This review contains spoilers, click expand to view. What happens in Mississippi, stays in Mississippi. For the next few weeks, as part of their missing persons investigation involving three civil rights workers, last seen registering black people to vote, Agent Rupert Anderson knows that some tough sledding is in store for he and his younger, somewhat green partner, so to lighten the mood, he sings a KKK rally song, which inspires Agent Alan Ward to complain that he "can do without the cabaret," because the Kennedy boy just doesn't "share [his] sense of humor." In kind, the former redneck sheriff responds, "Sometimes that's all you have left." Later in Alan Parker's "Mississippi Burning", after the church bombings and lynching, you know, your garden variety Klan mischief, Ward asks, "What's wrong with these people?" clearly aghast at the unrelenting and pervasive ugliness of your typical segregated town. Now he understands that the old man never meant to be ha-ha funny. In record time, he reaches the same point of resignation which inspired Rupert to drive past the state limits, so many years ago. "These people crawled out of the sewer Mr. Ward, maybe the gutter is where we should be," yells Anderson, when he tries to convince the principled straight arrow FBI man that the time for diplomacy is over. Being black, Minnie knows the feeling first-hand, so the maid gets down and dirty, just like her enemies, when she decides to fight the power. "The Help", in addition to being lambasted by critics for telling a black story from a white perspective(the same kneejerk reaction that greeted "Mississippi Burning", even though the 1988 film largely transcended its racially-condescending narrative trappings, unlike other movies of its ilk, such as "Ghosts of Mississippi" and "The Long Walk Home"), the detractors also balk at its comedic moments. True enough, Jim Crow is nothing to laugh about, but, to reiterate Anderson's sentiment, "sometimes that's all you have left," therefore the maids laugh so as not to cry, the same defense mechanism which the filmmaker, and also, the audience uses to combat the horrors of institutionalized racism. So while the maids conspire in the kitchen against their white employers by laughing at Hilly's practice of "puttin' pencil marks on the toilet paper," it's only because Minnie chooses to put on a brave face for her best friend Aibileen. Like Agent Anderson, they laugh out of resignation. In the face of such abject humiliation, what other choice does the maid have? If she cries about it, then Hilly Holbrook, the housewife-turned-reactionary social activist who drums up neighborhood support for separate toilets, comes out the victor in the whole "coloreds only" bathroom dialogue. Worse still, were Minnie to get mad about the employer-enforced ban on having access to the indoor facilities, she'd probably end up in prison, just like Sofia in "The Color Purple", when the outspoken "Negro" insults the mayor's wife, and then for good measure, knocks out her husband. A person of color simply can't attack racism in that fashion. Agent Anderson can. because he's white, and in the barber shop scene from the Parker film, he does, purposely nicking Clinton with a straight-edge razor, before shoving the deputy's face against the mirror, and through gritted teeth, says, "You got a stupid smile, you know that, pal?" which is to say that the sheriff's right-hand man has a s*it-eating grin. Since Minnie's arsenal for revenge precludes any sort of physical contact with her employer(conversely, the FBI agent was just getting warmed up; he ends up tossing Clinton around the shop like a ragdoll), not without some serious repercussions, so "The Help" employs the maid with the next-best available weapon: comedy, in order to settle an old score, while at the same time, maintaining her status as a free woman. Given that the social context is segregated Mississippi, and not swinging London(the setting for "Austin Powers: The Spy Who Shagged Me"), where eating s*it has a chance of being funny, the chocolate pie which Minnie laces with her own feces, in a sense, acts as a performative violence, and not the puerile hijinks that the film's critics purport it to be. This is not a gross-out comedy, after all; it's a gross-out drama, in which the grotesquerie masterminded by the subjugated black female can't begin to match the grotesquerie of the racist milieu that she is powerless to overcome. To be fair, the critics have a legitimate gripe, in regard to the writer as being another example of the trope familiar to this genre: the white savior who is going to save black mankind, but unlike "To Kill a Mockingbird", where the film is told through Scout's eyes, the narrative belongs, not to Skeeter, but to Aibileen. "The Help" ends with the suggestion that the maid will write a book of her own. "The Invisible Woman", perhaps, an answer to the 1952 National Book Award-winning novel by Ralph Ellison. Expand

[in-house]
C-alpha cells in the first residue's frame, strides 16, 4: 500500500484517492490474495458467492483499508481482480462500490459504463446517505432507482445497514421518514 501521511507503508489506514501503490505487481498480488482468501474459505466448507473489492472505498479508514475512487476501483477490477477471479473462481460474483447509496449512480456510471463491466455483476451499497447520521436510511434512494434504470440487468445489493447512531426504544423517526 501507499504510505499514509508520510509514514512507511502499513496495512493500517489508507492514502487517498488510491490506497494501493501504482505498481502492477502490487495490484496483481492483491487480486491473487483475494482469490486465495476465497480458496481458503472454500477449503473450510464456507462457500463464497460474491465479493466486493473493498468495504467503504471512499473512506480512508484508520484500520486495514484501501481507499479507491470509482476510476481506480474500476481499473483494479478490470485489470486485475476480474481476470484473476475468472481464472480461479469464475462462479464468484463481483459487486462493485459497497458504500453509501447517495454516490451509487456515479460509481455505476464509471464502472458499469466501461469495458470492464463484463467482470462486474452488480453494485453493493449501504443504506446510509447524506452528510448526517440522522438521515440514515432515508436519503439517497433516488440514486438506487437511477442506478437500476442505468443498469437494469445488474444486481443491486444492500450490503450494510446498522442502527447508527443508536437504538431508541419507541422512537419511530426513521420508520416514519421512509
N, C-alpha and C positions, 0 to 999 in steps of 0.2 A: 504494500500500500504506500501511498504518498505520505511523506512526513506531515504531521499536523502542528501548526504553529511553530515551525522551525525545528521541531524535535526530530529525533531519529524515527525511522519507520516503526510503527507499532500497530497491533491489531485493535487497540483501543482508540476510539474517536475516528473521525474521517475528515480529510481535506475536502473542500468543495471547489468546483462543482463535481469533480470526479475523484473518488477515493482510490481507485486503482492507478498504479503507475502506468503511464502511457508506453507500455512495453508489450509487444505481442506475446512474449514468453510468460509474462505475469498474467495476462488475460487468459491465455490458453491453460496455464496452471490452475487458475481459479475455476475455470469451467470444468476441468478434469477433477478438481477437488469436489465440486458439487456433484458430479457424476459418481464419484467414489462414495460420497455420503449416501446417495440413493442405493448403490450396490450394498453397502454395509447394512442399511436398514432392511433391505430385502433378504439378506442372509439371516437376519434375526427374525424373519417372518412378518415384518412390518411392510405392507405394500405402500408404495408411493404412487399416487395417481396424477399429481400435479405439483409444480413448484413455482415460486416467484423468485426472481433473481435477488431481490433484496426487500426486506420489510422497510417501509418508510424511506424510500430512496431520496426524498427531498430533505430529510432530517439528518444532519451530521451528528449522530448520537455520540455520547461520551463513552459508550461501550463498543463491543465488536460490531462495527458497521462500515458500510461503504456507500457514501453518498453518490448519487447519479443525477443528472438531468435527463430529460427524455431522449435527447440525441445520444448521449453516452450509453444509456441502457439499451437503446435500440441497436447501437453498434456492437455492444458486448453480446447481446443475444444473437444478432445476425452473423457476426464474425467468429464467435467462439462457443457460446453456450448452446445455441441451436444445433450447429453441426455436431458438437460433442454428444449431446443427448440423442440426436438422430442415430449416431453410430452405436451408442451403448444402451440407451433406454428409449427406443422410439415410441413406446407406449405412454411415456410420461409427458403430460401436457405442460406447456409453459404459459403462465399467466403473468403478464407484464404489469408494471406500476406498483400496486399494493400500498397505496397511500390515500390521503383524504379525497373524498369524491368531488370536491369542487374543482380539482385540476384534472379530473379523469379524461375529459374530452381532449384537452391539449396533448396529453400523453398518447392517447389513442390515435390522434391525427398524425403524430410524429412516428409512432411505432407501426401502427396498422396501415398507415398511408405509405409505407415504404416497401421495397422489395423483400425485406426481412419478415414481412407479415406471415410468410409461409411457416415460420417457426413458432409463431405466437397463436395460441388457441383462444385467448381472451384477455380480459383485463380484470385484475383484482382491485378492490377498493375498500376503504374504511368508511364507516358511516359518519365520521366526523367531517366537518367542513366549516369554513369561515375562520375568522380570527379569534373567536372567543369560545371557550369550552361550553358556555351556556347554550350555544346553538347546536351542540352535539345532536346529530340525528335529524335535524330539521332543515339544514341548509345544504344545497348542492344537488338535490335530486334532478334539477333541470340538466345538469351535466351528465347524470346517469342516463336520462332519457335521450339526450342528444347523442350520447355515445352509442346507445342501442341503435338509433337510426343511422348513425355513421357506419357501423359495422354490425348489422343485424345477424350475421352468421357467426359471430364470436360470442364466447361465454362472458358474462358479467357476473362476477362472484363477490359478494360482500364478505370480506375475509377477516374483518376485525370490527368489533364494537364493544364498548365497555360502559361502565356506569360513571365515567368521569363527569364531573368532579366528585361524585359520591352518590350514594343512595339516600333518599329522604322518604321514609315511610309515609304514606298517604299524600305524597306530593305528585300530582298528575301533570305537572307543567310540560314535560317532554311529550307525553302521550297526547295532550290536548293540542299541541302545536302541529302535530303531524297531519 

7. Nov 1, 2011
    0
    this movie's too hard to understand..... i think that a movie shoud have Understandable Plot,Clear Motive, and a movie should also bethis movie's too hard to understand..... i think that a movie shoud have Understandable Plot,Clear Motive, and a movie should also be entertaining.i think this movie looked more likely a documentary than a movie. Expand

See all 112 User Reviews